Your MacGuffin Is Showing

As most of you already know, I am an avid reader. Upon reading my latest addition to the library, The Go Giver: Sell More , I discovered a lovely new term: The MacGuffin.

The term was originally coined by the English screenwriter, Angus MacPhail, but had become widely known during the 1930’s by no other than director and producer, Alfred Hitchcock. It is seen most often in thrillers and refers to an item which the whole story seemingly surrounds itself around.

The most popular MacGuffin used throughout fiction would have to be the Holy Grail. Countless protagonists search and search for this holy relic in an attempt to find it and secure it before the villain does. (Because every good film, or book for that matter, has one!)

Other examples of the MacGuffin are the rabbit’s foot in Mission Impossible III, The hidden treasure in The Goonies, and the Heart of the Ocean necklace in Titanic. They’re sought after, fought for and desired, but the audience doesn’t really care about them. It’s the characters and their journeys that captivates the their attention.

Why Do We Care? Isn’t this a Blog on Network Marketing?

I’m so glad you asked. Prepare yourself as this may come as a shock to you.N

The product you’re selling is the MacGuffin.

Wait, what? Are you saying that nobody cares about this thing that I’ve invested my time, energy, money and whole self into?

Yes, and no.

I’m not saying that nobody cares about your product. I’m sure it is a lovely product- top of the line, in fact. However, when you make what you do about the product and not the value you’re providing, it becomes all about you. You sell a customer a product to make yourself some money. You sign someone up under you so you can promote. This is not the way of a truly good salesperson.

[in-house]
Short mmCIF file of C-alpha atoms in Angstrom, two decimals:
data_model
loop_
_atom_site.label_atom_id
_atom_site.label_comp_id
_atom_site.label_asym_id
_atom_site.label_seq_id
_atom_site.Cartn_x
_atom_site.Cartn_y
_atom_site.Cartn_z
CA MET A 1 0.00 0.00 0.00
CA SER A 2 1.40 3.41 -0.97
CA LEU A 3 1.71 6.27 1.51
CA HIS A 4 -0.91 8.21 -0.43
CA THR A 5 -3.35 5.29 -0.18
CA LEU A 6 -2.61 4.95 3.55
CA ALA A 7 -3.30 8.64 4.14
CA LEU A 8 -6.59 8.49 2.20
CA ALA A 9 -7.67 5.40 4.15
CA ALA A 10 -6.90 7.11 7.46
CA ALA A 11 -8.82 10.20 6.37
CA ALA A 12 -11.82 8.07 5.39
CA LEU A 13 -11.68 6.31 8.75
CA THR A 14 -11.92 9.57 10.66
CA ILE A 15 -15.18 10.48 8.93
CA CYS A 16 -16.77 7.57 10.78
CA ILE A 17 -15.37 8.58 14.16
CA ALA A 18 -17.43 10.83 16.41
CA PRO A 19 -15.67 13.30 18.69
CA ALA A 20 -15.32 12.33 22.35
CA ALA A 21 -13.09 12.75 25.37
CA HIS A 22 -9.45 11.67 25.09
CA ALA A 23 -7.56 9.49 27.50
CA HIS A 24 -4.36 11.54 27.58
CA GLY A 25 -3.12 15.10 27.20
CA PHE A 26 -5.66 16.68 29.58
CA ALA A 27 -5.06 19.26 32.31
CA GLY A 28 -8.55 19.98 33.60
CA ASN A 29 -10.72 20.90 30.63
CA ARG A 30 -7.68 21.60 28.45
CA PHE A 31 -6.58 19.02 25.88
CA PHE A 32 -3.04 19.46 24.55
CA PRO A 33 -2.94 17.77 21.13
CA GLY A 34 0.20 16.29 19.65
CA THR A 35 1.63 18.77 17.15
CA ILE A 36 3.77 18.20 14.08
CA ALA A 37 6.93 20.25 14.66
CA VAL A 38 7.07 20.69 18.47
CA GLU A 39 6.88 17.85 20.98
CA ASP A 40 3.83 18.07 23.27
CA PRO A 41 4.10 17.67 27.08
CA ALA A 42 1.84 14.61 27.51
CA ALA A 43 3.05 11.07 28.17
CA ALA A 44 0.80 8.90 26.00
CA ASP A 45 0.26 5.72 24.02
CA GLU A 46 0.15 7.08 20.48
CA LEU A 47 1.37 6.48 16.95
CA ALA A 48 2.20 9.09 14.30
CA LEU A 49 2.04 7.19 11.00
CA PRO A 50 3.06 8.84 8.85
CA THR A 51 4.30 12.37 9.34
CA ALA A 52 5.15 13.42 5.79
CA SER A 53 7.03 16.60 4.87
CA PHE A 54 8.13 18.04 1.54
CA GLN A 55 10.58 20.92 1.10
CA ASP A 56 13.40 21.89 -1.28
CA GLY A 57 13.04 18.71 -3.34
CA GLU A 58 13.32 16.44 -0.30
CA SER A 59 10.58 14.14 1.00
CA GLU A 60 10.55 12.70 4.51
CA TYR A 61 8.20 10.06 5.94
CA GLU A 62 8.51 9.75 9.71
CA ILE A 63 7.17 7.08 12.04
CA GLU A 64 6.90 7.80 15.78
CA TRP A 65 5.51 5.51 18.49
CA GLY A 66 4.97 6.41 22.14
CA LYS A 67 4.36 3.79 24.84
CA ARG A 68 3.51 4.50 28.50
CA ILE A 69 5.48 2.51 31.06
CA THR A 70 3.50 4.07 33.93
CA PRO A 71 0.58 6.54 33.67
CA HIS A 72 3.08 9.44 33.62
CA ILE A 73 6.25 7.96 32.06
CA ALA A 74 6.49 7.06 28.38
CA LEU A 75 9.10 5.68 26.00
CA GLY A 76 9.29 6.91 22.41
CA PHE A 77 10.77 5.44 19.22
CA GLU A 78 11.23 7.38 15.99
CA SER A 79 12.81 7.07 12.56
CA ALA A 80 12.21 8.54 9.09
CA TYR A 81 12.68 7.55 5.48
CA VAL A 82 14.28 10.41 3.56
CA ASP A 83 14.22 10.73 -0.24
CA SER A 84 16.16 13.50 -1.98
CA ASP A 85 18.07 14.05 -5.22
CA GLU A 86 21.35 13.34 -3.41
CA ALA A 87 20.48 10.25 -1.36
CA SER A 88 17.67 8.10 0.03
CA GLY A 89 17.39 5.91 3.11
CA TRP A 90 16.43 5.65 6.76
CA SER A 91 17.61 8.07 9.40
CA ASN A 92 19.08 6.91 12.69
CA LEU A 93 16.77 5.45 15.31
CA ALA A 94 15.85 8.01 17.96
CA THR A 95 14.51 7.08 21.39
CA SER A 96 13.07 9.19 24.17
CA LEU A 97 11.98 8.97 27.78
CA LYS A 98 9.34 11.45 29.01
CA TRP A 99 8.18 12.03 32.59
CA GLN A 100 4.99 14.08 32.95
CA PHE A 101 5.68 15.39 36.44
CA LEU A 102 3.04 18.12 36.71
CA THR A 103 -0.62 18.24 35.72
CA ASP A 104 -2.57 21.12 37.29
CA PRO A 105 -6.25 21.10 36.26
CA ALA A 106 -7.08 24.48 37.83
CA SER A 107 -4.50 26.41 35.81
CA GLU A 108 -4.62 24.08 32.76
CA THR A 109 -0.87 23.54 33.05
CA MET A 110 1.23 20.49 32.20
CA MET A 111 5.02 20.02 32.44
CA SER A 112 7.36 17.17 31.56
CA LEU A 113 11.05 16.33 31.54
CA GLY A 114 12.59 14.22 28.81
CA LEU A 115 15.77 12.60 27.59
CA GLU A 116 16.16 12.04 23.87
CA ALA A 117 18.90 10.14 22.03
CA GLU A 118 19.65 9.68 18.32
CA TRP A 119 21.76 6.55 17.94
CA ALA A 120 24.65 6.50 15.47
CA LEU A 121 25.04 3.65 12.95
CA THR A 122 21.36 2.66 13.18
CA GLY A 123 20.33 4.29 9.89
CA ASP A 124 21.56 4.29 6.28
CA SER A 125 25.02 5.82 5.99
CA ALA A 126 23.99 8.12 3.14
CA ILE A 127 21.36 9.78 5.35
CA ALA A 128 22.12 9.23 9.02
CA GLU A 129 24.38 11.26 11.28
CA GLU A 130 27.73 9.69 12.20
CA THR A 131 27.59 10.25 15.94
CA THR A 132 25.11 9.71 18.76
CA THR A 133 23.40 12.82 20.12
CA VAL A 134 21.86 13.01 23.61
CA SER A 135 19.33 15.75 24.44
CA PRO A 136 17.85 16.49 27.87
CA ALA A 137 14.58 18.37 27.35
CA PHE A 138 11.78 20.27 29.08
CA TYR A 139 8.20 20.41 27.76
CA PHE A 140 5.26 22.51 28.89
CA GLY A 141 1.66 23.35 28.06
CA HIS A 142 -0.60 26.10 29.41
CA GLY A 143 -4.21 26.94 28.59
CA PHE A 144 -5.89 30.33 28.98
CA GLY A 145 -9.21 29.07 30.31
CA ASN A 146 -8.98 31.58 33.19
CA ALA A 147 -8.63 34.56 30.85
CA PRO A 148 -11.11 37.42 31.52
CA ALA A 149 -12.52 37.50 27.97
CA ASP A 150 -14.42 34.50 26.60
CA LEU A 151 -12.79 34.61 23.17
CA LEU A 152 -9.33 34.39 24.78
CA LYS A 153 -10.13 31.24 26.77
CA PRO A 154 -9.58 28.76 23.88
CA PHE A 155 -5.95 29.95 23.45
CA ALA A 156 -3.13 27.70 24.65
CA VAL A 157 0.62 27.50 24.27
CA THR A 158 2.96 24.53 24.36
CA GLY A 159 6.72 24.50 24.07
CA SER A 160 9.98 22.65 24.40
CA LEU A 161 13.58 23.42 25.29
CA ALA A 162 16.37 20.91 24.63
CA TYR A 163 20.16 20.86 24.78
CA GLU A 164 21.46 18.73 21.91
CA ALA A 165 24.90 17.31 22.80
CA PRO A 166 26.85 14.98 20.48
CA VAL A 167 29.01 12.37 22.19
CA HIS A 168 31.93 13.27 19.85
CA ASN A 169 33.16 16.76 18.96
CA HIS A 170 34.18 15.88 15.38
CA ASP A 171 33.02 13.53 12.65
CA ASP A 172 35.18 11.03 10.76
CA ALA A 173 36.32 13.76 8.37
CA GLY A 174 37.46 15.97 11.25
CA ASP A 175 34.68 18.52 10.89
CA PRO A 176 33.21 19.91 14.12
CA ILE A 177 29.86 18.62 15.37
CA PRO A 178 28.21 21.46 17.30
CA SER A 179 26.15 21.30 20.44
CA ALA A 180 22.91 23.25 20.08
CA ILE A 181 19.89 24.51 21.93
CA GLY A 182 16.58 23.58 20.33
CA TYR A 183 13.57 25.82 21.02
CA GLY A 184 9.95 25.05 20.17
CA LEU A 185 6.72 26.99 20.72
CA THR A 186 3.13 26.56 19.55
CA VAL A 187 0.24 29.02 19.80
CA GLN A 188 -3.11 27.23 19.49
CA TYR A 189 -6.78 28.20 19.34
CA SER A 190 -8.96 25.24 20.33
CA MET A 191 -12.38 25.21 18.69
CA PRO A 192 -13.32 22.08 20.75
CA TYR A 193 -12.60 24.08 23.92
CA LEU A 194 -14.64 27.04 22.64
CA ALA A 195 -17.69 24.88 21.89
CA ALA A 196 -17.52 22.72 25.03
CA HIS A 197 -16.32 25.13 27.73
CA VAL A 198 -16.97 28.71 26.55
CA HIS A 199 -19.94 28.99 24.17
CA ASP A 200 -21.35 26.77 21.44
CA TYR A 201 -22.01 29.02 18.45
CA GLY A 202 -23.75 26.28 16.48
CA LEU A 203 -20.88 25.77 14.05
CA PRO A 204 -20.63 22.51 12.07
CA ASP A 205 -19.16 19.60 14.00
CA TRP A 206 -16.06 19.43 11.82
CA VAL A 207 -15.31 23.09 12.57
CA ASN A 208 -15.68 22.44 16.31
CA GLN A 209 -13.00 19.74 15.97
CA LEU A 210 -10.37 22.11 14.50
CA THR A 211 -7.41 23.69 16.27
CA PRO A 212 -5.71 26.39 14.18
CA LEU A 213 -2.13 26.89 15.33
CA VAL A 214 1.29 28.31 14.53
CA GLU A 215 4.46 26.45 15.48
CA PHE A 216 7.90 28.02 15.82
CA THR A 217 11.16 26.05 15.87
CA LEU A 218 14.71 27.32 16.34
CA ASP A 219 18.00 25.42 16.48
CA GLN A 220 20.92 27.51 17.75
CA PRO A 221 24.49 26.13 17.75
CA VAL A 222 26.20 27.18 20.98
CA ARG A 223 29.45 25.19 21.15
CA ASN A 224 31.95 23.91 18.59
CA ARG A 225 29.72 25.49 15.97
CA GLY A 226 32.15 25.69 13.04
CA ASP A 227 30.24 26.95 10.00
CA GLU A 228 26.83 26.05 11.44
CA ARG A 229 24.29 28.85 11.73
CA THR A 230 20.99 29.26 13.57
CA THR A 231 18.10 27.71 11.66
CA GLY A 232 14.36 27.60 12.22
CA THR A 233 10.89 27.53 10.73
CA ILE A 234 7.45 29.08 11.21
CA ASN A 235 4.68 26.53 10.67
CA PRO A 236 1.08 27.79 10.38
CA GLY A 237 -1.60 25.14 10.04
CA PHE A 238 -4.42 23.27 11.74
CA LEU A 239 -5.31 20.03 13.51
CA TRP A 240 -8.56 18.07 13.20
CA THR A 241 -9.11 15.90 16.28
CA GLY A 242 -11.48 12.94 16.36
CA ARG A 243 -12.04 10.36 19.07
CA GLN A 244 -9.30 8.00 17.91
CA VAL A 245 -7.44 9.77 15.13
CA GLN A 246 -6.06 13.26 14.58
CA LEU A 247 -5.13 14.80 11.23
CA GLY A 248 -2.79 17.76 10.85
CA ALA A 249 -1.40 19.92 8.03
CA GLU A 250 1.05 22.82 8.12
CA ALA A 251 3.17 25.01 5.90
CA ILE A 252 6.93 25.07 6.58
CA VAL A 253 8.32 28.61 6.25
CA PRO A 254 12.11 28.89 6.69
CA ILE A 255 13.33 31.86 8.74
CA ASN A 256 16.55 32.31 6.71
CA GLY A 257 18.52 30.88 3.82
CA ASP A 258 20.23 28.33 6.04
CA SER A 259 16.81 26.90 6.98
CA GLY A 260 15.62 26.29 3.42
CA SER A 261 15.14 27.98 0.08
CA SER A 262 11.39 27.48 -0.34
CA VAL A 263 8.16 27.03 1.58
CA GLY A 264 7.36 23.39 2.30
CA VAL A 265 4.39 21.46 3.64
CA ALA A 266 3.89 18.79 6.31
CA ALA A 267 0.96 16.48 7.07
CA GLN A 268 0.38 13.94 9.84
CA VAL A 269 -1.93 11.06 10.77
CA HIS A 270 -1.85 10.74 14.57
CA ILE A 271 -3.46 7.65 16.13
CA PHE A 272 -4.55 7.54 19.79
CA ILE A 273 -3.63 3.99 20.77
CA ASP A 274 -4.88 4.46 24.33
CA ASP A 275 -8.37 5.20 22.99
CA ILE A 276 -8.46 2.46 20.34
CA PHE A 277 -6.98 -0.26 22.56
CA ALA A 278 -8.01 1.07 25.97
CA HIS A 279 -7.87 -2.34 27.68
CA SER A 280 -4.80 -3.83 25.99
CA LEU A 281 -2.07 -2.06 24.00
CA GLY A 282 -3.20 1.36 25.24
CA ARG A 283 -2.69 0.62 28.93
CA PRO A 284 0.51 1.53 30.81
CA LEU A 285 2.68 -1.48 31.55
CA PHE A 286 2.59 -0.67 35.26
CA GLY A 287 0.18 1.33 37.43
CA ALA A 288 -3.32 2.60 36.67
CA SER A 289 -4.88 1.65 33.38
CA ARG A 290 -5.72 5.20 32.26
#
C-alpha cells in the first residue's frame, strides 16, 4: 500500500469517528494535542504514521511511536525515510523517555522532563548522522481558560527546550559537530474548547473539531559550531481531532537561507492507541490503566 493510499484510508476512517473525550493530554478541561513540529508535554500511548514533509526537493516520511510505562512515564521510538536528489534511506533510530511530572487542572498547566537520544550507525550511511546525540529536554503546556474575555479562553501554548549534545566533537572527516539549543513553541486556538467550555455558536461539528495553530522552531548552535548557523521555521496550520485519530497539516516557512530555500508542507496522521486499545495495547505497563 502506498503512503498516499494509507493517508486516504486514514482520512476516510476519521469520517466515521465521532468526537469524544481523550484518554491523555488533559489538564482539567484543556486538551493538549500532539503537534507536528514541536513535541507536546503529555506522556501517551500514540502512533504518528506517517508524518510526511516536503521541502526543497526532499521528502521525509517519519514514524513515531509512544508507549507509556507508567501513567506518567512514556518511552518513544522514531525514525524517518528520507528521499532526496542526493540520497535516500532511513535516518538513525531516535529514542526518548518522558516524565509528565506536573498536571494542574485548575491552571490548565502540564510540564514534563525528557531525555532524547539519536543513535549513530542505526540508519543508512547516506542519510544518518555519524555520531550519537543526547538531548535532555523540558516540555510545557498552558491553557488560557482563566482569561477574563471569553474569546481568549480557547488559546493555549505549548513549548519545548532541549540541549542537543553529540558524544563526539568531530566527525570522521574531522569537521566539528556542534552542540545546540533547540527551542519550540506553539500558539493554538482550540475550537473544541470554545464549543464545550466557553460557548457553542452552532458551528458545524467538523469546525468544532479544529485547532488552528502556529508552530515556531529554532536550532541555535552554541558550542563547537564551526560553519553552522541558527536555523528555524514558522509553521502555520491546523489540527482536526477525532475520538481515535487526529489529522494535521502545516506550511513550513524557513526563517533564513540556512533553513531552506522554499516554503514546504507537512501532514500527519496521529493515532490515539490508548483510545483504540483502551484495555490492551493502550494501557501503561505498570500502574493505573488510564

What separates an average salesperson from a great one is their intention. An average salesperson pitches a prospect, whereas a great one serves to a person. In the first situation you are pitching a person with the intent to strike them out, or rather for them to give in and buy your product or join your business. In the second, you serve your products or business opportunity to the other person and they respond by hitting the ball back to you (ie their concerns, questions or desires.)

Not a sports fan? That’s okay. How about this:

An average salesperson is like a hunter scouting for their prey (prospects.) Whereas, a great one is more like a farmer. They plant the seed, water it and nurture it to help it grow big and strong, and to one day hopefully bear endless fruit.

Remember:

Your customers aren’t there for your products. The could easily do a google search for what they want and find another person who will sell it to them with just as many hollow promises.

They are there for the value you provide, and for the care in which you provide it.

Think first about what is best for them and you will always be rewarded. It may not be in the way you’re expecting. It may come from a person who decided it wasn’t for them, but was so impressed by your care for their needs that they recommend countless people to you.

Always be the person you would want to do business with.

featured image Designed by Nensuria

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